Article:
I talked about how I use git. Let me talk about how I actually use it.
I have an extensive
[alias] section in my
.gitconfig. Any sufficiently frequently used command gets abbreviated to two (or occasionally three) characters.
st = status ci = commit co = checkout cob = checkout -b di = diff amend = commit --amend ane = commit --amend --no-edit aa = add --all ff = merge --ff-only rup = remote update --prune po = push origin b = branch -vv dc = diff --cached dh1 = diff HEAD~1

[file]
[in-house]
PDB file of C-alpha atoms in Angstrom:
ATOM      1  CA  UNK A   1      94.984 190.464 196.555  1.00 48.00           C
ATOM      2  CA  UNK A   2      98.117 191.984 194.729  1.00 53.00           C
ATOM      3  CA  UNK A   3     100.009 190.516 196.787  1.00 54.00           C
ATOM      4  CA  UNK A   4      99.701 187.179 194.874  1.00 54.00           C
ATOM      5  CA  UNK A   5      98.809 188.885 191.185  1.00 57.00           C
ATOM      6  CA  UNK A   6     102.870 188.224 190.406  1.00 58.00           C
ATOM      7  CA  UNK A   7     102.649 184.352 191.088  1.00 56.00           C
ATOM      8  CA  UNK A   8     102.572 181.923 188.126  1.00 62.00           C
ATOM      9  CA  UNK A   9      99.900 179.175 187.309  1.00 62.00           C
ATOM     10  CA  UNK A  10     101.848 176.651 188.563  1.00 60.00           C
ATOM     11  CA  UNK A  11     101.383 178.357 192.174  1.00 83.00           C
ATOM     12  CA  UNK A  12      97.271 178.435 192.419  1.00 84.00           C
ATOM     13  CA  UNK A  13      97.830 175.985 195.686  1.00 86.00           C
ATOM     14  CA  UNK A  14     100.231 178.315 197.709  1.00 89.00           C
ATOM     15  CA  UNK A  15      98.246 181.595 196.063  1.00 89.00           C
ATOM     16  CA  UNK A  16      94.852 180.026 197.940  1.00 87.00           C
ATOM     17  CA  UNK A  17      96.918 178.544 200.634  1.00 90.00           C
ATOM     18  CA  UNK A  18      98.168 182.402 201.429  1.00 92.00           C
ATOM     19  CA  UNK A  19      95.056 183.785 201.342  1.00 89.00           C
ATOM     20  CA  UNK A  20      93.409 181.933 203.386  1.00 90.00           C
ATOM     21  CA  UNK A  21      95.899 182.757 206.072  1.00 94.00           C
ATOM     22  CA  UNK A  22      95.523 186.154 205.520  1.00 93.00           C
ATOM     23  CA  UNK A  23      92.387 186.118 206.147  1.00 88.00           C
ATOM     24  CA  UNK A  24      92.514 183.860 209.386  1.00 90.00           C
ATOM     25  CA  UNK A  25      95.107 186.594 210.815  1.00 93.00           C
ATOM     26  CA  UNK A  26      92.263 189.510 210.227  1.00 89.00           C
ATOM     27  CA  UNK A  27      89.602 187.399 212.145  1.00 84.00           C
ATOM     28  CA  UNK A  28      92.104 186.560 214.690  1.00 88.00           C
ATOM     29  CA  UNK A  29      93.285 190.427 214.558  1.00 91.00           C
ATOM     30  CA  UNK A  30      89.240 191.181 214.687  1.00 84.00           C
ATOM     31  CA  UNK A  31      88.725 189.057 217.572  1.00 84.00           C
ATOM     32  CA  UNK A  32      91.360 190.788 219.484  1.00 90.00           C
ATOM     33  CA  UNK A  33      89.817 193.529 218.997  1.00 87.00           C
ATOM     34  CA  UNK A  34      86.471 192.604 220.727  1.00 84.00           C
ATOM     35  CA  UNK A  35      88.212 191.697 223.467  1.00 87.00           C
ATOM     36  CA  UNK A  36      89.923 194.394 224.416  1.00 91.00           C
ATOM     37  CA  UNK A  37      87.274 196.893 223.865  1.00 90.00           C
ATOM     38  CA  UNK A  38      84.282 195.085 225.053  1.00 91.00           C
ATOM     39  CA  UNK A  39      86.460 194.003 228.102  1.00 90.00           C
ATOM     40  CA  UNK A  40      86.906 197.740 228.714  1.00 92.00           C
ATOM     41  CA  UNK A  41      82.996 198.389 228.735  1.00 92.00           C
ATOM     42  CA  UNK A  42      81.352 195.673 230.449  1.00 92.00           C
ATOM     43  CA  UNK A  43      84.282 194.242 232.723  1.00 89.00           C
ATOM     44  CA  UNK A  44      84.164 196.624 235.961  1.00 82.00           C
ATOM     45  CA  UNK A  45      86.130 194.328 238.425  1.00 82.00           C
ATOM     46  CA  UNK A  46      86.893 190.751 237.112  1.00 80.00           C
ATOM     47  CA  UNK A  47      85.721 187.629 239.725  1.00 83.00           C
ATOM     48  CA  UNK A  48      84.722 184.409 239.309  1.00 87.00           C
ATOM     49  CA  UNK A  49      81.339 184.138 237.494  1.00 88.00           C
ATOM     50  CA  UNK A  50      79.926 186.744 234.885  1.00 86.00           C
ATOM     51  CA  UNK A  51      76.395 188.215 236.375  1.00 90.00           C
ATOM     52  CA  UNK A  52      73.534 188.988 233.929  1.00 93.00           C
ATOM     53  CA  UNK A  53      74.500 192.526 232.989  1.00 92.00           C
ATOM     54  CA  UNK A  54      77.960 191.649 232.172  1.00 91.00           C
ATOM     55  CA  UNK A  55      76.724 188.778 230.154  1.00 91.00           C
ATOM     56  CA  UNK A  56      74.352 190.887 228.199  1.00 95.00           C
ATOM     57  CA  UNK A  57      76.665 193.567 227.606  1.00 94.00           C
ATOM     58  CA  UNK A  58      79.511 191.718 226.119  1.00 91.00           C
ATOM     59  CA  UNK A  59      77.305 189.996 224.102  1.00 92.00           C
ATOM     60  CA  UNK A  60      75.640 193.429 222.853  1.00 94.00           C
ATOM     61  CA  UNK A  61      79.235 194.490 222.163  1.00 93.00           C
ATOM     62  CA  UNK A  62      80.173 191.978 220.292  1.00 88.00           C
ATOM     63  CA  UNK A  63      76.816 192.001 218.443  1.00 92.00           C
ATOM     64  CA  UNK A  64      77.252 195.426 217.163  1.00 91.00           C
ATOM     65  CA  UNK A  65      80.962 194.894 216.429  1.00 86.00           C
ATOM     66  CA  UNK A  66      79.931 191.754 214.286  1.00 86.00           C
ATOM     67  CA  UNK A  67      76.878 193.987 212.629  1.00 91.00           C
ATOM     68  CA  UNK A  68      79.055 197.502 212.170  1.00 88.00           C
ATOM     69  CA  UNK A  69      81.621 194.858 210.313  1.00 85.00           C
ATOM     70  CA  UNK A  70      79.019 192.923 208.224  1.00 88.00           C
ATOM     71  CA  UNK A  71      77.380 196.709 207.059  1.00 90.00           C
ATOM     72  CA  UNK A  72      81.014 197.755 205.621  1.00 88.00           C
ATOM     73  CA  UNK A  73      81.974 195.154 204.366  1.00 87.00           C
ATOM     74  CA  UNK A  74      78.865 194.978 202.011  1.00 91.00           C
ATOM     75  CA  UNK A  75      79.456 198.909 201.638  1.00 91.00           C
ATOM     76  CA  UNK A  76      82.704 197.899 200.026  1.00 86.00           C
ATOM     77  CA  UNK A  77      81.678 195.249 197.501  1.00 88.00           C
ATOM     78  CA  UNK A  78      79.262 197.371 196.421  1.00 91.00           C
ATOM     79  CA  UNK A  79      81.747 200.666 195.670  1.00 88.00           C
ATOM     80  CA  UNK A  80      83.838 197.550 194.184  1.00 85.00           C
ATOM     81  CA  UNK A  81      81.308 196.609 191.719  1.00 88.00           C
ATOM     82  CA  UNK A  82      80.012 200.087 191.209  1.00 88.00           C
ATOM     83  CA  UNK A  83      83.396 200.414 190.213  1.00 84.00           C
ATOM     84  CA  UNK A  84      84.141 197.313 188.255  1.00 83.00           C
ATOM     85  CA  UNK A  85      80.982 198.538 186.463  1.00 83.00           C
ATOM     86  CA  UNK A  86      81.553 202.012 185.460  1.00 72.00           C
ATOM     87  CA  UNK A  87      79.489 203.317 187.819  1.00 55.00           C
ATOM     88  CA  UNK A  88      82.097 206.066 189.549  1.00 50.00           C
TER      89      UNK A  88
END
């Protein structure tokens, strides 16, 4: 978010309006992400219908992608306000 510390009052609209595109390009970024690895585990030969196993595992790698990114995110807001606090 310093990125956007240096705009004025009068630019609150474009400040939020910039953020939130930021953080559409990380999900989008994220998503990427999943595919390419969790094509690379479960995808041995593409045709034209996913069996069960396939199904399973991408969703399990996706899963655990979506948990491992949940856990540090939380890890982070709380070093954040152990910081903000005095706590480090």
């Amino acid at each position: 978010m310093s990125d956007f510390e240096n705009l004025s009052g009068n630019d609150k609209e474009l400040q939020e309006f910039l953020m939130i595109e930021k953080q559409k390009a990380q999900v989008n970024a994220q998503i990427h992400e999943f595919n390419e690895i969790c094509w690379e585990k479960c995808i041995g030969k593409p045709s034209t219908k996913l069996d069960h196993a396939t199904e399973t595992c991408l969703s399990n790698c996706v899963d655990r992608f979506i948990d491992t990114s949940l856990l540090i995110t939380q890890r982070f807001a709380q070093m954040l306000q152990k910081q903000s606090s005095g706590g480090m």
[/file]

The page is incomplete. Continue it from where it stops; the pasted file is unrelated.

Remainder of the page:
So in actual day-to-day usage I’ll type
g st and
g b just reflexively, while I’m pondering where the code is at (depending on whether I’m thinking about code to stage or feature branches), and
g aa && g ci when I need to commit the current working tree verbatim, and
g rup && g ff when I need to make a local read-only branch match its upstream.
Really, the key here is to pay attention to which commands you use frequently, and enshrine them in your aliases. Also, clean out your aliases sometimes if your behaviors change and you stop using certain commands.